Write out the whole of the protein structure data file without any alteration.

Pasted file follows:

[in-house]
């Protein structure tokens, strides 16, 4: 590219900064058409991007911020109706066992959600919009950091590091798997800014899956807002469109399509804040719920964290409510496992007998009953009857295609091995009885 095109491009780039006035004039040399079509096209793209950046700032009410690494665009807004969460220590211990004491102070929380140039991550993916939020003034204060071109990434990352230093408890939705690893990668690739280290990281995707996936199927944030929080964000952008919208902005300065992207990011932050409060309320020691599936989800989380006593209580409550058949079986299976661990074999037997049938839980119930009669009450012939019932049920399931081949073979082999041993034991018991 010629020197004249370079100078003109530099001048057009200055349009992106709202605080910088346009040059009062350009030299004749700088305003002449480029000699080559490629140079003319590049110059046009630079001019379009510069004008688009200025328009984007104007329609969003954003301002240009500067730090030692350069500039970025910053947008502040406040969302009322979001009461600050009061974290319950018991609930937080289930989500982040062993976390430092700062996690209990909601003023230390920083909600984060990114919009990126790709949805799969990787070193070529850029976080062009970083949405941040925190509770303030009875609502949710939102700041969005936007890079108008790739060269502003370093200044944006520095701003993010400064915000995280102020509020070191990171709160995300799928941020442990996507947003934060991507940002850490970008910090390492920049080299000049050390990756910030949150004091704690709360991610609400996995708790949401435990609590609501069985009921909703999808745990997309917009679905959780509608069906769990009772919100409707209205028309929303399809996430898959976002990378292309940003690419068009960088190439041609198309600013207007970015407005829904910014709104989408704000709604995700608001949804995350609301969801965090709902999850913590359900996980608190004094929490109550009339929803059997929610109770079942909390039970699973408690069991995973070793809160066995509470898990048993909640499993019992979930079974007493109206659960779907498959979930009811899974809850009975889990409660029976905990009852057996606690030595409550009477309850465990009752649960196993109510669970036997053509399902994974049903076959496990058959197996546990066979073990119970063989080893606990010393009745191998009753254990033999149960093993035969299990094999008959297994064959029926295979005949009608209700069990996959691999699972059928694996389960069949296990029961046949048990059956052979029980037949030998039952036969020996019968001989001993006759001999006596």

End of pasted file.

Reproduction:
[in-house]
């Protein structure tokens, strides 16, 4: 590219900064058409991007911020109706066992959600919009950091590091798997800014899956807002469109399509804040719920964290409510496992007998009953009857295609091995009885 095109491009780039006035004039040399079509096209793209950046700032009410690494665009807004969460220590211990004491102070929380140039991550993916939020003034204060071109990434990352230093408890939705690893990668690739280290990281995707996936199927944030929080964000952008919208902005300065992207990011932050409060309320020691599936989800989380006593209580409550058949079986299976661990074999037997049938839980119930009669009450012939019932049920399931081949073979082999041993034991018991 010629020197004249370079100078003109530099001048057009200055349009992106709202605080910088346009040059009062350009030299004749700088305003002449480029000699080559490629140079003319590049110059046009630079001019379009510069004008688009200025328009984007104007329609969003954003301002240009500067730090030692350069500039970025910053947008502040406040969302009322979001009461600050009061974290319950018991609930937080289930989500982040062993976390430092700062996690209990909601003023230390920083909600984060990114919009990126790709949805799969990787070193070529850029976080062009970083949405941040925190509770303030009875609502949710939102700041969005936007890079108008790739060269502003370093200044944006520095701003993010400064915000995280102020509020070191990171709160995300799928941020442990996507947003934060991507940002850490970008910090390492920049080299000049050390990756910030949150004091704690709360991610609400996995708790949401435990609590609501069985009921909703999808745990997309917009679905959780509608069906769990009772919100409707209205028309929303399809996430898959976002990378292309940003690419068009960088190439041609198309600013207007970015407005829904910014709104989408704000709604995700608001949804995350609301969801965090709902999850913590359900996980608190004094929490109550009339929803059997929610109770079942909390039970699973408690069991995973070793809160066995509470898990048993909640499993019992979930079974007493109206659960779907498959979930009811899974809850009975889990409660029976905990009852057996606690030595409550009477309850465990009752649960196993109510669970036997053509399902994974049903076959496990058959197996546990066979073990119970063989080893606990010393009745191998009753254990033999149960093993035969299990094999008959297994064959029926295979005949009608209700069990996959691999699972059928694996389960069949296990029961046949048990059956052979029980037949030998039952036969020996019968001989001993006759001999006596």